Fate/EXTELLA: The Umbral Star (Switch) Review – Anime Like Nobody’s Watching

Matthew Utley
Fate/EXTELLA: The Umbral Star Info

genre

  • JRPG

players

  • 1 - 1

Publisher

  • Marvelous

Developer

  • Marvelous

Release Date

  • 07/25/2017
  • Out Now

Platform

  • Nintendo Switch
  • PC
  • PS Vita
  • PS4

rating

Back in the day, before the advent of Crunchyroll and torrent sites, my anime consumption came from two primary sources: Japanese RPGs and Toonami. Our VCR was set to record Gundam Wing and Cowboy Bebop daily. During more desperate times, I rented Sailor Moon cassettes from our local Blockbuster (a sentence which may confuse some of you, seeing as both VHS cassettes and Blockbuster no longer exist). I was convinced that Neon Genesis Evangelion and Final Fantasy VII were two of the best stories ever told.

I share all of this to make a simple point: Fate/EXTELLA: The Umbral Star is ANIME written in all capital letters. Which is not always a good thing.

Fate/EXtended EXposition

fate-extella-the-umbral-star-gameplay-01-ps4-us-13dec16

Fate/EXTELLA is the same version of the game released last year on the PlayStation 4 and Vita. The Nintendo Switch version includes all of the game's previously released DLC, plus all of the joy of bringing it on the go without having to purchase two copies. Gameplay is a mixtape of musou-style combat and exposition-heavy visual novel vignettes. The story is told through the eyes of a choose-your-own-name Master who conveniently has lost all of his memory in the wake of a terrible war. Your Servant, Nero, serves as both the primary source of exposition and your player character in combat. It all sounds simple enough, but then the game starts talking. A lot.

That's when Fate/Extella gets really anime.

While Extella is billed as a standalone title in the series, it still feels like a game made for the diehards. Even the diehards might have trouble getting through the game's slogging exposition. The characters are so focused on world-building they barely have personalities. Which is a shame, because the writing is actually funny when it is allowed to be. The story's emphasis on the Master and Servant relationship, however, is creepy at best and elicits frequent "Oh, anime" eye rolls.

Waifu Kung-Fu

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Gritting teeth and getting through the convoluted reads-like-fan-fiction leads to the other half of the game. When the game isn't trying to cram fan service down your throat, it's trying to be Dynasty Warriors instead. Hundreds of enemies flood the screen with nary a drop in framerate - Commendable for the Switch, considering it runs at 60 frames per second both docked and undocked. Light and heavy attacks help clear through the waves, building up your Extella Maneuver Gauge. Activating the Extella Maneuver turns the game a little more anime, as your Servant slices through hundreds of enemies at once. Fans of magical girl anime will love activating the Moon Crux, which is another special ability that is activated once another special gauge is filled. Complete with a Sailor Moon-like transformation, Servants change form and temporarily deal extreme amounts of damage.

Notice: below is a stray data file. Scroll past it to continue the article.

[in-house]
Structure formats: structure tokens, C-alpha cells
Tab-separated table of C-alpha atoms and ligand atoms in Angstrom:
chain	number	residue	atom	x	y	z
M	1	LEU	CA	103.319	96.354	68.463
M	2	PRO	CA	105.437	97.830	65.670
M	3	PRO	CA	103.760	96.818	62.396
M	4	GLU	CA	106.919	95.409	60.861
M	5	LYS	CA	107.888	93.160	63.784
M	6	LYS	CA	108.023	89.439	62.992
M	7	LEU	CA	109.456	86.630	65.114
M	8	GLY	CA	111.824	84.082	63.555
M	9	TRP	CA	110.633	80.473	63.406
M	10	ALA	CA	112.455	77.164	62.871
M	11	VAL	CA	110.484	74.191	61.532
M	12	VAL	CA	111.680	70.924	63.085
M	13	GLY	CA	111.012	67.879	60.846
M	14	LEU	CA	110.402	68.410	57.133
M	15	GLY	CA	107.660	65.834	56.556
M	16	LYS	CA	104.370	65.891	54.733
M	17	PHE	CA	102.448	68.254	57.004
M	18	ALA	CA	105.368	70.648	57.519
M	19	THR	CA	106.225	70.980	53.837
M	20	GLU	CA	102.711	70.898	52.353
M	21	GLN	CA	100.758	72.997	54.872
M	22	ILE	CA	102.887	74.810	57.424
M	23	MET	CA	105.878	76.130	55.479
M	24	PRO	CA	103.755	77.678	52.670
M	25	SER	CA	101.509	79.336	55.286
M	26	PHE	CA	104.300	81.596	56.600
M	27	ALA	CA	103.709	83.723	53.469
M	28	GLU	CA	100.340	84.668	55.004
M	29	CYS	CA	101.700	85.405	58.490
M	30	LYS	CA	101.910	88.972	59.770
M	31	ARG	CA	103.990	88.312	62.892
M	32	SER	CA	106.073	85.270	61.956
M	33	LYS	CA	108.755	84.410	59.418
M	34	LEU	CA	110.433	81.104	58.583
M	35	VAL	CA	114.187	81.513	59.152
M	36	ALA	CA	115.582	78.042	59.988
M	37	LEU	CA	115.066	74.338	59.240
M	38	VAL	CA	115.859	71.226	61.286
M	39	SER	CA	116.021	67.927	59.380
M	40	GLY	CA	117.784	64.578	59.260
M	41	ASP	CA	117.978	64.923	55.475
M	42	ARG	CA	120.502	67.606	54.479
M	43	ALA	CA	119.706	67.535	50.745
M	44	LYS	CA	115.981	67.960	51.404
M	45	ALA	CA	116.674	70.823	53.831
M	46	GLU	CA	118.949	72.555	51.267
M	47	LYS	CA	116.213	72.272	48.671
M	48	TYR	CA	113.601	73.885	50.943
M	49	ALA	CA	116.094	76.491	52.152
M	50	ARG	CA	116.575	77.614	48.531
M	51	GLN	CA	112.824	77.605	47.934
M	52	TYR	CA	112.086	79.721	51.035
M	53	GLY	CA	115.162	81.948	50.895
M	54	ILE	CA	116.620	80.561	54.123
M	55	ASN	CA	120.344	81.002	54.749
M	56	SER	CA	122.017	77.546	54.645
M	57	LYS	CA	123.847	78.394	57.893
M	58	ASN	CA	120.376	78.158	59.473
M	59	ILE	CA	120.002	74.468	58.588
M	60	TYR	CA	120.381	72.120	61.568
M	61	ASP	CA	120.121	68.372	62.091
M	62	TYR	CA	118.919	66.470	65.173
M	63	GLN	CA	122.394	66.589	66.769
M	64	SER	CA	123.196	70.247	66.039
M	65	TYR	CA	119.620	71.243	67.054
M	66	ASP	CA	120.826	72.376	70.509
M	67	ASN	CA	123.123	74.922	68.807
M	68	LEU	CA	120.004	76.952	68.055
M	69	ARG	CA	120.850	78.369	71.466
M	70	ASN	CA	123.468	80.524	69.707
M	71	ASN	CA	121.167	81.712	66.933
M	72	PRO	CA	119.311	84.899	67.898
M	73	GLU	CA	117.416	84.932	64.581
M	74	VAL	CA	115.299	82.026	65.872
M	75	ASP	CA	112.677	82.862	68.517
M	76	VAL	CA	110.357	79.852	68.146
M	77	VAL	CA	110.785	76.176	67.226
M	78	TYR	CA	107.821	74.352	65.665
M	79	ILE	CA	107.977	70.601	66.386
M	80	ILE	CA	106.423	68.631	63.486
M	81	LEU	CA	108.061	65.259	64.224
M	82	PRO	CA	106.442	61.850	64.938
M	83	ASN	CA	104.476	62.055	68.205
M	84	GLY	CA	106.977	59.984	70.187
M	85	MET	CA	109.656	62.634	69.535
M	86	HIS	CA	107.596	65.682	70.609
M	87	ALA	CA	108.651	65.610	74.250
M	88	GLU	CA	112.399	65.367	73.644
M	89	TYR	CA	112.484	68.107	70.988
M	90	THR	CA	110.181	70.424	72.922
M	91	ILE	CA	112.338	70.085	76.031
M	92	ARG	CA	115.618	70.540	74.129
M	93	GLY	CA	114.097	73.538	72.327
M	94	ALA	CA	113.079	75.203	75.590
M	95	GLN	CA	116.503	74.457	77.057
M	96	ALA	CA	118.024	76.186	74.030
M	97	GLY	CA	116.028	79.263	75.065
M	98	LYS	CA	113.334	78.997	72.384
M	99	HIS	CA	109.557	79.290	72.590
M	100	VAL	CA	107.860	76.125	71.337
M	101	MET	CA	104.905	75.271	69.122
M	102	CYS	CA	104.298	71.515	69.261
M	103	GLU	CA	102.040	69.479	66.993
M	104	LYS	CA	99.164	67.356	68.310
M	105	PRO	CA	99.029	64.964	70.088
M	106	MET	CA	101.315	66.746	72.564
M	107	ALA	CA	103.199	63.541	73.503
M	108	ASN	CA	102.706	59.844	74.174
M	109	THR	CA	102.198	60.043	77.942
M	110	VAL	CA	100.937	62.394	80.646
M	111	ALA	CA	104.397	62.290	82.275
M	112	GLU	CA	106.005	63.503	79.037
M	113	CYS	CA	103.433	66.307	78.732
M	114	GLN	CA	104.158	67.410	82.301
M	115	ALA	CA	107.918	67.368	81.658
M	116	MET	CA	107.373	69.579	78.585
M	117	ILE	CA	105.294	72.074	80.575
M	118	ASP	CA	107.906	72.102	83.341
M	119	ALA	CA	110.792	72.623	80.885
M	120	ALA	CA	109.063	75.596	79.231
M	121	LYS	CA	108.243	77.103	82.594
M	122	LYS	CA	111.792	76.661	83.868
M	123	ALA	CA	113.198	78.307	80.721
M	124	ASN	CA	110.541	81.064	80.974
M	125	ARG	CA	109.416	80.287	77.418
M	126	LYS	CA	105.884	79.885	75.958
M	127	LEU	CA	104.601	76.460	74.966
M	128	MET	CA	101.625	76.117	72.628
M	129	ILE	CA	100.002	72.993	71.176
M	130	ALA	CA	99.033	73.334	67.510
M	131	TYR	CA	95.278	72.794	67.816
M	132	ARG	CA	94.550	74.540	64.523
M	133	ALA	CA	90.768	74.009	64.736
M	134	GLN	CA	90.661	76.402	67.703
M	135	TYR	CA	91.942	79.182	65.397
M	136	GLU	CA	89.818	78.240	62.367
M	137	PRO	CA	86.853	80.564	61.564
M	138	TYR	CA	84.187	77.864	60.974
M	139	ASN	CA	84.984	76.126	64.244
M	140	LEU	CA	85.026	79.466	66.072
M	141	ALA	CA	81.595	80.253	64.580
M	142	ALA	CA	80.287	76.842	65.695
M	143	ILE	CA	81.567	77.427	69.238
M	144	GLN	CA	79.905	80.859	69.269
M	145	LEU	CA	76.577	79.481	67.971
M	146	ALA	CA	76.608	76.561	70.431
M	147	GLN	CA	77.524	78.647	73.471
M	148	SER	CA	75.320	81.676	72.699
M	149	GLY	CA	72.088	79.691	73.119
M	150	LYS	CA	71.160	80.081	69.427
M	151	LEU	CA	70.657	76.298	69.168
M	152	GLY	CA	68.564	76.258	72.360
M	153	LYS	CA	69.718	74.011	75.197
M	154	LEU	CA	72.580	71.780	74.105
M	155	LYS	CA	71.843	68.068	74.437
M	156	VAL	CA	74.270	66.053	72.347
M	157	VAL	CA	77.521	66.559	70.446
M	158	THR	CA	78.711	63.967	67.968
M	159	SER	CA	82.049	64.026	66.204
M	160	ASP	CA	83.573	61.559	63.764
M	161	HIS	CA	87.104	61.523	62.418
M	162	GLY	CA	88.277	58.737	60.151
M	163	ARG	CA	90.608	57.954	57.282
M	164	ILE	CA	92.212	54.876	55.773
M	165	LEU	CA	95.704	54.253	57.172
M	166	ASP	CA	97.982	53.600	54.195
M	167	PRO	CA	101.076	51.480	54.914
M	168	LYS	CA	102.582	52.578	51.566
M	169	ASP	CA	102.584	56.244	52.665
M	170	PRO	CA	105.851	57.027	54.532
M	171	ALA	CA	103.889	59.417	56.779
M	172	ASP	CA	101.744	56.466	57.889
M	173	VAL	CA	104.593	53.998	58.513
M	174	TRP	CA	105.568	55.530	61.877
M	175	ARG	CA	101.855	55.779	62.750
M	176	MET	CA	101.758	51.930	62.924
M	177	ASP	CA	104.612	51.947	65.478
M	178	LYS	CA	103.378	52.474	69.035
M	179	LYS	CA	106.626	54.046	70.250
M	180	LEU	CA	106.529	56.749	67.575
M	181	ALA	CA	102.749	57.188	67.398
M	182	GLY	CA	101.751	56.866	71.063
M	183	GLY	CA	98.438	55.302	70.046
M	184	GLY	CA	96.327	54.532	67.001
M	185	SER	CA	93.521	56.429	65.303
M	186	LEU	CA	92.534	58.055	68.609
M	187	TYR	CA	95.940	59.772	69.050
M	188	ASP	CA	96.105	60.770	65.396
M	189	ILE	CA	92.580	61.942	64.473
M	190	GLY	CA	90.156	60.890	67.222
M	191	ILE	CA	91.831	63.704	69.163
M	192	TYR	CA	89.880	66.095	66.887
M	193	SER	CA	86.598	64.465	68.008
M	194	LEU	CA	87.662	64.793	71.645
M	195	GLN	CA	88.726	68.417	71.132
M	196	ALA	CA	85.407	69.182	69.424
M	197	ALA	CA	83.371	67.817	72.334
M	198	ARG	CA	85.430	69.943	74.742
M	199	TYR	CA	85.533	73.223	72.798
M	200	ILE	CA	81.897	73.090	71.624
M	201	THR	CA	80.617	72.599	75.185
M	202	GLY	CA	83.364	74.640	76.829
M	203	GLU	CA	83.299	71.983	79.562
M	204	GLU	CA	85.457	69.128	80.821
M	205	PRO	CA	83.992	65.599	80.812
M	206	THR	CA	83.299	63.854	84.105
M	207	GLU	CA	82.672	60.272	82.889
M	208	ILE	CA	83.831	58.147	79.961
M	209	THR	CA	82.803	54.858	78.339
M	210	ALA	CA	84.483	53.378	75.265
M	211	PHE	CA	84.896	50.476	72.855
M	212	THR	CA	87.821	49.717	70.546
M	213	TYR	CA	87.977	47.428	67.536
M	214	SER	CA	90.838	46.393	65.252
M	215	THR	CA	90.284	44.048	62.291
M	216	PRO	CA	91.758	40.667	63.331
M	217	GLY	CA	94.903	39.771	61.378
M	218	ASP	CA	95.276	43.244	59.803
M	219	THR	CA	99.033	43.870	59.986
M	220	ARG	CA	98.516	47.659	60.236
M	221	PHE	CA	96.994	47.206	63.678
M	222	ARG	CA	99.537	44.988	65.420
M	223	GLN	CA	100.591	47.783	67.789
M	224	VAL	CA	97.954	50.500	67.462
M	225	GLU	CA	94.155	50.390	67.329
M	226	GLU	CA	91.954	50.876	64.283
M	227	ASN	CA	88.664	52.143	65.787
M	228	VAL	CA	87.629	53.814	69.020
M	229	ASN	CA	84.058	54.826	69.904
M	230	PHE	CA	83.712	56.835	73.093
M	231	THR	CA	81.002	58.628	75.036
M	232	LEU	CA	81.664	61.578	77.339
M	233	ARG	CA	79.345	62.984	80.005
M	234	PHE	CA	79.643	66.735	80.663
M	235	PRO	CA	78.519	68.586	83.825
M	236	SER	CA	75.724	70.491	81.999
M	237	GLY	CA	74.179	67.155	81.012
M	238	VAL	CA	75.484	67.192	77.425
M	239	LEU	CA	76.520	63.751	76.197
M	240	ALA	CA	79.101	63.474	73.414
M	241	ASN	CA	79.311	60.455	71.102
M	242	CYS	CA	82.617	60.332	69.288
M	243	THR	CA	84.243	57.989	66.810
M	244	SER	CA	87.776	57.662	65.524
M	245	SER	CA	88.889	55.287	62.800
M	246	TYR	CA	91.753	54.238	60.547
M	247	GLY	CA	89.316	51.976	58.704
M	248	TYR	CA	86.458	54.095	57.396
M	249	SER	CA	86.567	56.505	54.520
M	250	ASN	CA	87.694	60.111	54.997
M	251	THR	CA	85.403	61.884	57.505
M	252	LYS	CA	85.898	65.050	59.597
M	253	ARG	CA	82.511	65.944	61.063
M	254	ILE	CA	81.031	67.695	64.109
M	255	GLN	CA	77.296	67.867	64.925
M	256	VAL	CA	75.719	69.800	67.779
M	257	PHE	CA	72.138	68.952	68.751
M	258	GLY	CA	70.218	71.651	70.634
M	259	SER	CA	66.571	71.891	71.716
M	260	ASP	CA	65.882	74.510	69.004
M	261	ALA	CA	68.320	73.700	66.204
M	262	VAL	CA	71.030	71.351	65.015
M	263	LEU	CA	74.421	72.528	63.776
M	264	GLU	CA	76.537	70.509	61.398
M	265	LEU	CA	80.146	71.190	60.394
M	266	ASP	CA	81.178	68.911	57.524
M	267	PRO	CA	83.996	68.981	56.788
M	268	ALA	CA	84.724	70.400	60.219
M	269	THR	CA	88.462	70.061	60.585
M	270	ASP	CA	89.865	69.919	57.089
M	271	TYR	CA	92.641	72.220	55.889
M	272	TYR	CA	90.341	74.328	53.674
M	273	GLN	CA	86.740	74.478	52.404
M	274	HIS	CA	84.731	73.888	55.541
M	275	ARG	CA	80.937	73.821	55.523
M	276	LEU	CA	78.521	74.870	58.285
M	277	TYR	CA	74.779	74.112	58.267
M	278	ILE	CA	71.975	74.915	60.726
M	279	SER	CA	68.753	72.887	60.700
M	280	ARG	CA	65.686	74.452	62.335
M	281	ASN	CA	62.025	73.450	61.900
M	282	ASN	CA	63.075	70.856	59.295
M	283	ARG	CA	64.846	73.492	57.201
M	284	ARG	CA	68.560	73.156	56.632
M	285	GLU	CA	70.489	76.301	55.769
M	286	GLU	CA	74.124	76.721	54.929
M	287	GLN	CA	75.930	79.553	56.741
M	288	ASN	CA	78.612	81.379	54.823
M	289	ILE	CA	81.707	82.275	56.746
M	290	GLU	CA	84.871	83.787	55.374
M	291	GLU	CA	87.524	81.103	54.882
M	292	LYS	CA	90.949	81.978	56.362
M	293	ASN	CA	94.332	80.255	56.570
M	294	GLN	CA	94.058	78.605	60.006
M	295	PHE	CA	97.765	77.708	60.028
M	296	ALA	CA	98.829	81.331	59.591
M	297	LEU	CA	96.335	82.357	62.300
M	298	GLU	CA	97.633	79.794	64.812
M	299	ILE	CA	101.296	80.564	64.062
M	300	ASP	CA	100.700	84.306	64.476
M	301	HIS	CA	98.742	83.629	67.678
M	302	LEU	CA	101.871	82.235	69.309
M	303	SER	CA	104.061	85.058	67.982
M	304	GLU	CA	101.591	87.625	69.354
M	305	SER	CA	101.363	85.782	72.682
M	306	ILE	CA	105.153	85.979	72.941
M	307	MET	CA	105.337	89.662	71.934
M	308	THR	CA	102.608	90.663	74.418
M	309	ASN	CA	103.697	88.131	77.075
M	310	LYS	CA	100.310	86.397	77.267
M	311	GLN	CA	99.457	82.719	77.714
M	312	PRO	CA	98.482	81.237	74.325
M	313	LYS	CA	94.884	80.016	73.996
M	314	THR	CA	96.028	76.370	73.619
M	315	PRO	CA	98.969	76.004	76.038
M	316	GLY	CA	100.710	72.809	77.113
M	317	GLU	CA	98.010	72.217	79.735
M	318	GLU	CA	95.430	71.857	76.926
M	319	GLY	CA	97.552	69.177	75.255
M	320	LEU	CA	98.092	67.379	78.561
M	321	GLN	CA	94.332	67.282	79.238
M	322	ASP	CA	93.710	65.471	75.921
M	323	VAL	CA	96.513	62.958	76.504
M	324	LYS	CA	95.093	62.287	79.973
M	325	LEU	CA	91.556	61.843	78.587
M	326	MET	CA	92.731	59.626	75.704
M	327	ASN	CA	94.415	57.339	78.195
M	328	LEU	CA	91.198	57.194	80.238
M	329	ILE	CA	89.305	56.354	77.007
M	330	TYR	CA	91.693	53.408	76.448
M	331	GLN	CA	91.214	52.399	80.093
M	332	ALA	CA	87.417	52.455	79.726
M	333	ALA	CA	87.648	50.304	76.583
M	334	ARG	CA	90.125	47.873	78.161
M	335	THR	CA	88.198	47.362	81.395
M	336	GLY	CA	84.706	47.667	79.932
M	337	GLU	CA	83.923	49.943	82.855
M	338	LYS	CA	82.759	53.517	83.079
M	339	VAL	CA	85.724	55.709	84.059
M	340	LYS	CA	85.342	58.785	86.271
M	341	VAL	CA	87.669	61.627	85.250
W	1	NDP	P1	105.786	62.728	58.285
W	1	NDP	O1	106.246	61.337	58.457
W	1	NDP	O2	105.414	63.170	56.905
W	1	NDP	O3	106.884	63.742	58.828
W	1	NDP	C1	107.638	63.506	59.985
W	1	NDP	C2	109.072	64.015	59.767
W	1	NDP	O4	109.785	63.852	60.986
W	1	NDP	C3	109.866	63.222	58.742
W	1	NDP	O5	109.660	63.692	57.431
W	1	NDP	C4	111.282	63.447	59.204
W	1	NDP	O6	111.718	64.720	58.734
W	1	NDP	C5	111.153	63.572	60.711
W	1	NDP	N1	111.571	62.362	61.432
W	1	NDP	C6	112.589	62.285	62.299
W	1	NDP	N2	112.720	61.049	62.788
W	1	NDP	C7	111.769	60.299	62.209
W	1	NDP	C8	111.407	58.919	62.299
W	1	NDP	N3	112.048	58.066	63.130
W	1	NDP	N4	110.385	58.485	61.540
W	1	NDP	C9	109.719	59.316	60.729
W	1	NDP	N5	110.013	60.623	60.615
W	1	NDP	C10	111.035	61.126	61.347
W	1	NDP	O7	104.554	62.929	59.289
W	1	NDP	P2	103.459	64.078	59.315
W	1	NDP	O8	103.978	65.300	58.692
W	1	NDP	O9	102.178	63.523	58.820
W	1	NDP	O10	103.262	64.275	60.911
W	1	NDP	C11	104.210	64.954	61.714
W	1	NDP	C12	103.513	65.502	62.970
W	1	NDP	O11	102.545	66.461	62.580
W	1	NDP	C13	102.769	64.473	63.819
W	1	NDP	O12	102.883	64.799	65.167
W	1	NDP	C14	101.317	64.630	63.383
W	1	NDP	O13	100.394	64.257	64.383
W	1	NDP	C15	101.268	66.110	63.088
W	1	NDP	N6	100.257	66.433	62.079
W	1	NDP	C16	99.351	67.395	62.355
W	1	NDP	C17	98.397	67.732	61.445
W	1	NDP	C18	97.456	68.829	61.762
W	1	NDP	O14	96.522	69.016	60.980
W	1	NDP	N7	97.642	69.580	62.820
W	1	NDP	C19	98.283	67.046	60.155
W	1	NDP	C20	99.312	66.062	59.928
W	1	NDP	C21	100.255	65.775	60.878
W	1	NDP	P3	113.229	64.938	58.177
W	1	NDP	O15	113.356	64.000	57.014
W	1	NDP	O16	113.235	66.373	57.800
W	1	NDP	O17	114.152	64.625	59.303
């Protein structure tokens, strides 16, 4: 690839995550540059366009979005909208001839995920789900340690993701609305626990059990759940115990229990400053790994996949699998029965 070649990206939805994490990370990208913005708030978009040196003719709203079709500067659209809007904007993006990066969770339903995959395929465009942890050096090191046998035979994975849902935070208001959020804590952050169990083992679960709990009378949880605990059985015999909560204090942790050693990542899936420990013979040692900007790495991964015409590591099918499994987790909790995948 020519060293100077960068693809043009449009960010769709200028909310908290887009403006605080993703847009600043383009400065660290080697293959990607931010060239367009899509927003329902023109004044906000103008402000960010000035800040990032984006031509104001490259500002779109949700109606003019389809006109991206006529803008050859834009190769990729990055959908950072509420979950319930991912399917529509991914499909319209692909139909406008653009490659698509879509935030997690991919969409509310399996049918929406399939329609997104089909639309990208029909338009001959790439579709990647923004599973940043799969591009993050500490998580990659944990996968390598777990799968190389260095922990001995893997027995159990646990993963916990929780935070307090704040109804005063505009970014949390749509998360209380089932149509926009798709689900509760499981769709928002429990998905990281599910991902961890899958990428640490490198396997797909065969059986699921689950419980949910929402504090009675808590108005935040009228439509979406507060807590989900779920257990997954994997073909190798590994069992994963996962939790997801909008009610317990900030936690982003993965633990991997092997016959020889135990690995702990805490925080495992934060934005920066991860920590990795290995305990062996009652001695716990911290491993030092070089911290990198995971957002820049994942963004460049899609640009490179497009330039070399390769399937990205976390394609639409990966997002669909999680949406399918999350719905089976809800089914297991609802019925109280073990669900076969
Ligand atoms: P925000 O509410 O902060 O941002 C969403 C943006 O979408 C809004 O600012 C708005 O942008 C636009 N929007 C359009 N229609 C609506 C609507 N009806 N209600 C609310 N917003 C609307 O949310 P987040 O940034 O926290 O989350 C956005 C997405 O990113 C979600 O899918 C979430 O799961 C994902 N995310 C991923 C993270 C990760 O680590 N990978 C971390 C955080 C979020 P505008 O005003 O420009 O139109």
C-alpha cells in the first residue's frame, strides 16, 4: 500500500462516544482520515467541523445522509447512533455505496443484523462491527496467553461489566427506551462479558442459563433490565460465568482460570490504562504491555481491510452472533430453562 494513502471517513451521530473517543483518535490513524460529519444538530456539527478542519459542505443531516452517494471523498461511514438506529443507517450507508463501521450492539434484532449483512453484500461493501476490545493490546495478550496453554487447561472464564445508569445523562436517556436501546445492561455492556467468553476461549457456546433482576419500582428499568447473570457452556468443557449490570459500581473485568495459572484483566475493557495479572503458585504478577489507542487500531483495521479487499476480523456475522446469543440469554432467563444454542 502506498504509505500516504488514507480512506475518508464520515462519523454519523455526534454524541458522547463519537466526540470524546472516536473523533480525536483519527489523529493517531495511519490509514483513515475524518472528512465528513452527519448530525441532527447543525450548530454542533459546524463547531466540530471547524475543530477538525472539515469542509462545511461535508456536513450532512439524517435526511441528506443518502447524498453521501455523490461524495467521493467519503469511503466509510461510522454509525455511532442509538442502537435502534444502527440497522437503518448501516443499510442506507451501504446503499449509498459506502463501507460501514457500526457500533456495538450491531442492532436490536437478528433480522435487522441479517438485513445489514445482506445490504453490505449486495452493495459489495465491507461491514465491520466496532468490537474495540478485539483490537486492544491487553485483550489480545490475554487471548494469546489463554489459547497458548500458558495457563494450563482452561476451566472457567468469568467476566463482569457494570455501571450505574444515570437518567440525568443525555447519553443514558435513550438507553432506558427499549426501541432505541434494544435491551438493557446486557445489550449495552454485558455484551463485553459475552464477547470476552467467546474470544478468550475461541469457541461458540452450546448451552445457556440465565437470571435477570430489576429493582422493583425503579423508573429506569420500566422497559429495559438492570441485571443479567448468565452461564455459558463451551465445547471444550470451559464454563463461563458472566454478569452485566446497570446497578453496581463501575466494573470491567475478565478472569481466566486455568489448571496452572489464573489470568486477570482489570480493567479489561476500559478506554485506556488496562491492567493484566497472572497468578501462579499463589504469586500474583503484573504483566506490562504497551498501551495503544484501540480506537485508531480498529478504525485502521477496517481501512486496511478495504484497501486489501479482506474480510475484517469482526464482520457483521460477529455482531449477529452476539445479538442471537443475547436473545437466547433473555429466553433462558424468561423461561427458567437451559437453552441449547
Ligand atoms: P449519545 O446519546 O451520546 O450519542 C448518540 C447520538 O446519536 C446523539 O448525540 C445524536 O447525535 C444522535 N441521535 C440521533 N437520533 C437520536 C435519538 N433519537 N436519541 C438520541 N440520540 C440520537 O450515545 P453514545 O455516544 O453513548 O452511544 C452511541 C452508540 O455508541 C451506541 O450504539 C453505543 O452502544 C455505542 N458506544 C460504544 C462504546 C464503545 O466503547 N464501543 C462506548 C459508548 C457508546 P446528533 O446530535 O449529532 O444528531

Clearing through waves of enemies eventually earns the attention of Aggressors. Defeating Aggressors is the only way to secure a portion of the map, and with multiple parts of the map under siege, drawing them out and defeating them quickly is vital to completing a mission. The pressure of clearing the room you are in on top of preventing an invasion in another makes the game fun in short bursts. However, those who are not also diehard fans of the musou style of gameplay will find it repetitive.

More nitpicky details include dated graphics and the unusual choice of font size. The framerate saves the game from looking like an early PlayStation 3 game, but the small font size makes reading the protagonist's own narration difficult when the system is docked. Playing it in handheld mode alleviates this somewhat, and was my preferred method of play (I'm of the mind that all visual novels should be enjoyed in the comfort of one's own bed).

Conclusion

For better or worse, Fate/EXTELLA embodies everything that makes an anime game different from the ordinary crowd, including characters that speak only in exposition, fan service that creeps you out, and gameplay that is more about watching cool stuff happen than actually being fun. Owners of the PlayStation versions need not double dip. If, however, you feel your Nintendo needs a little more anime, this can be the figurative microwave mozzarella sticks before dinner that you're looking for.


Matt Utley is a Contributing Editor at GameRevolution. You can follow him on Twitter @mutleycomedy.

A Nintendo Switch copy of Fate/EXTELLA: The Umbral Star was provided by its publisher. Fate/EXTELLA: The Umbral Star is also available on PC, PS4, and PS Vita.

REVOLUTION REPORT CARD

3
Rating
Box art - Fate/EXTELLA: The Umbral Star
Runs Super Saiyan smooth on the Switch
Combat is simple yet fun
Characters are exposition machines
Master/Servant relationship is... something.
Fills the anime void in Switch's library